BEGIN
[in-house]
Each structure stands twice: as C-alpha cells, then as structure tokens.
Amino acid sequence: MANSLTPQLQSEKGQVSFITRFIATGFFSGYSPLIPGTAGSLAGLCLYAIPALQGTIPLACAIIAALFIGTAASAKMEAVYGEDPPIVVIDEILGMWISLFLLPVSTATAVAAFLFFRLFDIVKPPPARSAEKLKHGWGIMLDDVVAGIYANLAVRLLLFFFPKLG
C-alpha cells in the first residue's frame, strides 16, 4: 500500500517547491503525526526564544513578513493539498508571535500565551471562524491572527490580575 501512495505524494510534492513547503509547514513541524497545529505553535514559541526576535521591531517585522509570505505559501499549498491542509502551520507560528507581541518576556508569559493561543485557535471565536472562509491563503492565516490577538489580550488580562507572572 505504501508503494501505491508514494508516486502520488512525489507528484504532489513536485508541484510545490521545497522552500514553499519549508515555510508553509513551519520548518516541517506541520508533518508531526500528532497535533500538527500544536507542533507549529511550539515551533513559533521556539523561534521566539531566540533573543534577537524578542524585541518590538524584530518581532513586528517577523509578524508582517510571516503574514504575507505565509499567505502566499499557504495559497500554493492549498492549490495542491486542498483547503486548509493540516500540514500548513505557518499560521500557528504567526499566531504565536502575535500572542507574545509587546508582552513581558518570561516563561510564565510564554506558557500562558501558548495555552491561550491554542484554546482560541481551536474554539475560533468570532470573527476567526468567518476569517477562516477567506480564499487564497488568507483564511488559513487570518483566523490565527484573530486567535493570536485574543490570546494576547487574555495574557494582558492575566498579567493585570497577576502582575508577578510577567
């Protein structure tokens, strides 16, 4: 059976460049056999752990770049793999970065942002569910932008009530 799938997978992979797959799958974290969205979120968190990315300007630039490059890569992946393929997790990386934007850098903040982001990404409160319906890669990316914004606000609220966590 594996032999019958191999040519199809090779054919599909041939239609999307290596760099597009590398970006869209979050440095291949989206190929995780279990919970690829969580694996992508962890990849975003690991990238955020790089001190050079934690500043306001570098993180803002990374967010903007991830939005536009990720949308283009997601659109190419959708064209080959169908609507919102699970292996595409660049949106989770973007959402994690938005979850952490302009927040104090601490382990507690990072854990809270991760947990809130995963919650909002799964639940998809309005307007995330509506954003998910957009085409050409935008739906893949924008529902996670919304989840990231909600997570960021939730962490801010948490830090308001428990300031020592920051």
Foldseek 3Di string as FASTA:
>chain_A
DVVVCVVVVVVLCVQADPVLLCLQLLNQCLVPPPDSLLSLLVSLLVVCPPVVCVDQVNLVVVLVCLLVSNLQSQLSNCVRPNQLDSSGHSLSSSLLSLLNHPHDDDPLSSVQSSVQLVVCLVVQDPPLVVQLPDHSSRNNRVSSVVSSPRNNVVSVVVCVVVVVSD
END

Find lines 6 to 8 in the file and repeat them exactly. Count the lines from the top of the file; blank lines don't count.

Foldseek 3Di string as FASTA:
>chain_A
DVVVCVVVVVVLCVQADPVLLCLQLLNQCLVPPPDSLLSLLVSLLVVCPPVVCVDQVNLVVVLVCLLVSNLQSQLSNCVRPNQLDSSGHSLSSSLLSLLNHPHDDDPLSSVQSSVQLVVCLVVQDPPLVVQLPDHSSRNNRVSSVVSSPRNNVVSVVVCVVVVVSD